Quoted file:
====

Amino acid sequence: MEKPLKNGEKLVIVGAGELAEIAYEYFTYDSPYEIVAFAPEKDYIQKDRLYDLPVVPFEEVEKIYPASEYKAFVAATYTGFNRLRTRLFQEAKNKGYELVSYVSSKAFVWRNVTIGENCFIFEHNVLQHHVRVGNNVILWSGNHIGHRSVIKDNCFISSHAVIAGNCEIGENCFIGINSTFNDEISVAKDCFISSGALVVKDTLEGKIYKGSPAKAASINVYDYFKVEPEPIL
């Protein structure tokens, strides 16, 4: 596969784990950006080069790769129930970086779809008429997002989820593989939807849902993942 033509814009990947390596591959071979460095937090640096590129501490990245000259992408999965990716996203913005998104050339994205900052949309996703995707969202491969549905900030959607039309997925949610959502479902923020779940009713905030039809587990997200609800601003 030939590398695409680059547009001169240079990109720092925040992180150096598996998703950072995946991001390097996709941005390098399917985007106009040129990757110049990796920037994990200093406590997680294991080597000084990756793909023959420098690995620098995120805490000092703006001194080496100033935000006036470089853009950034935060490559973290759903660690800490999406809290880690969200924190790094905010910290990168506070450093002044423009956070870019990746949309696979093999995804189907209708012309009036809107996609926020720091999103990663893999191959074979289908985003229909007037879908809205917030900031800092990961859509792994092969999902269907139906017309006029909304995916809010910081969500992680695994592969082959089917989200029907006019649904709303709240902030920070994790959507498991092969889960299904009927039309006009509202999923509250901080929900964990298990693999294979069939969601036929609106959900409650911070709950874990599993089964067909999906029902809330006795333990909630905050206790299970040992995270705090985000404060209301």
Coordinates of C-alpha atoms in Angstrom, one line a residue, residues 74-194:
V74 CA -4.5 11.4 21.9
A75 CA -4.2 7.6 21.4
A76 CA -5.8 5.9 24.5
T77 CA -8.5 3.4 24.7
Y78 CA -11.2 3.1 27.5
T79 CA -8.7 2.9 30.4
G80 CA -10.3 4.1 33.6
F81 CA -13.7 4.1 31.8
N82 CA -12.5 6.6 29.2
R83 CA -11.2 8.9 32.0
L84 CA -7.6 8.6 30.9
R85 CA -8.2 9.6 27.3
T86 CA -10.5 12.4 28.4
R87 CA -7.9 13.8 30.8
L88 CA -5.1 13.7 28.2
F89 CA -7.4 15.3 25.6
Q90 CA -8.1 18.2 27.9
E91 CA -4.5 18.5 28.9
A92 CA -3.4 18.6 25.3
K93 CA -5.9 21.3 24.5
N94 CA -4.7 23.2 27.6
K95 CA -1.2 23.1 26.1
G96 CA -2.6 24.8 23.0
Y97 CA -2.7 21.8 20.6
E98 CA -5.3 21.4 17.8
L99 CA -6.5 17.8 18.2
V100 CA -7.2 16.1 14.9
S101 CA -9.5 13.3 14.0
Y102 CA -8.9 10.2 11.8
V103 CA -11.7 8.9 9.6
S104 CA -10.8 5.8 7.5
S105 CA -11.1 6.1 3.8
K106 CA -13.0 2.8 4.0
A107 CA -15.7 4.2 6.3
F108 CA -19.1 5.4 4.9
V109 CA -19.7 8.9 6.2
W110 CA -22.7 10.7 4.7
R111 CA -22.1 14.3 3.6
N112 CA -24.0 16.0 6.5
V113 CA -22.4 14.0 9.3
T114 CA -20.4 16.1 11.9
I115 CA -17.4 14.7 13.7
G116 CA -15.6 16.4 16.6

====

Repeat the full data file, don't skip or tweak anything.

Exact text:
Amino acid sequence: MEKPLKNGEKLVIVGAGELAEIAYEYFTYDSPYEIVAFAPEKDYIQKDRLYDLPVVPFEEVEKIYPASEYKAFVAATYTGFNRLRTRLFQEAKNKGYELVSYVSSKAFVWRNVTIGENCFIFEHNVLQHHVRVGNNVILWSGNHIGHRSVIKDNCFISSHAVIAGNCEIGENCFIGINSTFNDEISVAKDCFISSGALVVKDTLEGKIYKGSPAKAASINVYDYFKVEPEPIL
């Protein structure tokens, strides 16, 4: 596969784990950006080069790769129930970086779809008429997002989820593989939807849902993942 033509814009990947390596591959071979460095937090640096590129501490990245000259992408999965990716996203913005998104050339994205900052949309996703995707969202491969549905900030959607039309997925949610959502479902923020779940009713905030039809587990997200609800601003 030939590398695409680059547009001169240079990109720092925040992180150096598996998703950072995946991001390097996709941005390098399917985007106009040129990757110049990796920037994990200093406590997680294991080597000084990756793909023959420098690995620098995120805490000092703006001194080496100033935000006036470089853009950034935060490559973290759903660690800490999406809290880690969200924190790094905010910290990168506070450093002044423009956070870019990746949309696979093999995804189907209708012309009036809107996609926020720091999103990663893999191959074979289908985003229909007037879908809205917030900031800092990961859509792994092969999902269907139906017309006029909304995916809010910081969500992680695994592969082959089917989200029907006019649904709303709240902030920070994790959507498991092969889960299904009927039309006009509202999923509250901080929900964990298990693999294979069939969601036929609106959900409650911070709950874990599993089964067909999906029902809330006795333990909630905050206790299970040992995270705090985000404060209301």
Coordinates of C-alpha atoms in Angstrom, one line a residue, residues 74-194:
V74 CA -4.5 11.4 21.9
A75 CA -4.2 7.6 21.4
A76 CA -5.8 5.9 24.5
T77 CA -8.5 3.4 24.7
Y78 CA -11.2 3.1 27.5
T79 CA -8.7 2.9 30.4
G80 CA -10.3 4.1 33.6
F81 CA -13.7 4.1 31.8
N82 CA -12.5 6.6 29.2
R83 CA -11.2 8.9 32.0
L84 CA -7.6 8.6 30.9
R85 CA -8.2 9.6 27.3
T86 CA -10.5 12.4 28.4
R87 CA -7.9 13.8 30.8
L88 CA -5.1 13.7 28.2
F89 CA -7.4 15.3 25.6
Q90 CA -8.1 18.2 27.9
E91 CA -4.5 18.5 28.9
A92 CA -3.4 18.6 25.3
K93 CA -5.9 21.3 24.5
N94 CA -4.7 23.2 27.6
K95 CA -1.2 23.1 26.1
G96 CA -2.6 24.8 23.0
Y97 CA -2.7 21.8 20.6
E98 CA -5.3 21.4 17.8
L99 CA -6.5 17.8 18.2
V100 CA -7.2 16.1 14.9
S101 CA -9.5 13.3 14.0
Y102 CA -8.9 10.2 11.8
V103 CA -11.7 8.9 9.6
S104 CA -10.8 5.8 7.5
S105 CA -11.1 6.1 3.8
K106 CA -13.0 2.8 4.0
A107 CA -15.7 4.2 6.3
F108 CA -19.1 5.4 4.9
V109 CA -19.7 8.9 6.2
W110 CA -22.7 10.7 4.7
R111 CA -22.1 14.3 3.6
N112 CA -24.0 16.0 6.5
V113 CA -22.4 14.0 9.3
T114 CA -20.4 16.1 11.9
I115 CA -17.4 14.7 13.7
G116 CA -15.6 16.4 16.6